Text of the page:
Many retailers post gains in October
Published: Wednesday, November 7, 2012 at 1:23 p.m.
Last Modified: Wednesday, November 7, 2012 at 1:23 p.m.
Americans spent briskly in October before Superstorm Sandy hit the Northeast on the tail-end of the month. But the question is whether they're still willing to buy an iPhone for Christmas if they plunked down hundreds on a generator for Sandy?
Twenty-one retailers from club operator Costco to department store Macy's reported that sales in October through last Saturday were up 5 percent compared with the year-ago period, according to the International Council of Shopping Centers. That beat the trade group's estimated growth of 3.5 percent to 4.5 percent. Results were not hurt by the storm because it hit the East Coast on Monday, two days after the period for which retailers were reporting sales ended.
But analysts worry that the strong sales in October could spell trouble for the upcoming holiday shopping season in November and December, a time when many retailers make up to 40 percent of their annual revenue. They fear that many Americans in some of the nation's biggest cities who bought generators, bottled water and other emergency and cleanup supplies before and after the storm will be less inclined to spend over the holidays.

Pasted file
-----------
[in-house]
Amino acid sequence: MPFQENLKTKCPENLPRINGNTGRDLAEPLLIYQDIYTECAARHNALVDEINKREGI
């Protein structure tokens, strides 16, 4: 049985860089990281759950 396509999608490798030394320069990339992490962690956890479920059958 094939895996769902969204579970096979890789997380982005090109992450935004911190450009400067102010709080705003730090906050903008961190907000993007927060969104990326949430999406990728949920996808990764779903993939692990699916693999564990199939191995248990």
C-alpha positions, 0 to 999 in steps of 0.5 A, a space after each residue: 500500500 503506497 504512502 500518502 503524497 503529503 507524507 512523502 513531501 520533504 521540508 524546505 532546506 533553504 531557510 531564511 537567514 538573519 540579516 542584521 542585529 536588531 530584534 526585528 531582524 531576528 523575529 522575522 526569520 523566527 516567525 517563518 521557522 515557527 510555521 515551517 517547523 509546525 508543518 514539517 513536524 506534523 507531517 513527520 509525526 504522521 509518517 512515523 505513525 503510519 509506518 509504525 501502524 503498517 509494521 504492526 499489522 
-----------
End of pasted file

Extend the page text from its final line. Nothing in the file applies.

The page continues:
For example, Kathleen Webber, a Yardley, Pa. resident, said last Thursday that because of Sandy, she's likely to spend a little less than the $900 she dished out for holiday gifts last year for her children who are ages 12, 13 and 17. The reason? She and her husband have to foot a $1,500 bill for removing two large pine trees that fell in her backyard because of the storm.
"We didn't plan for it," said Webber, a college journalism instructor whose husband is a consultant. "I think we're going to have to have a pretty frugal Christmas."
At a time when Americans already are dealing with a slow economic recovery and uncertainties related to the presidential election, Sandy just gives some of them another reason to cut their spending.
Few retailers offered details last Thursday on how their sales were affected by Sandy. But the storm, which for days disrupted business activity from North Carolina to Maine and caused stores to close due to power outages, flooding and other issues, is expected to cost retailers billions in lost sales.
October's sales reports don't offer a complete picture of the storm's impact. Not only does it exclude sales for the period after Sandy hit the East Coast, it also only includes a handful of retailers representing about 13 percent of the $2.4 trillion U.S. retail industry report monthly results, which are based on revenue at stores opened at least a year. Home improvement chains like Home Depot, the world's biggest retailer Wal-Mart Stores Inc. and other stores that might have been impacted by the storm didn't report sales.
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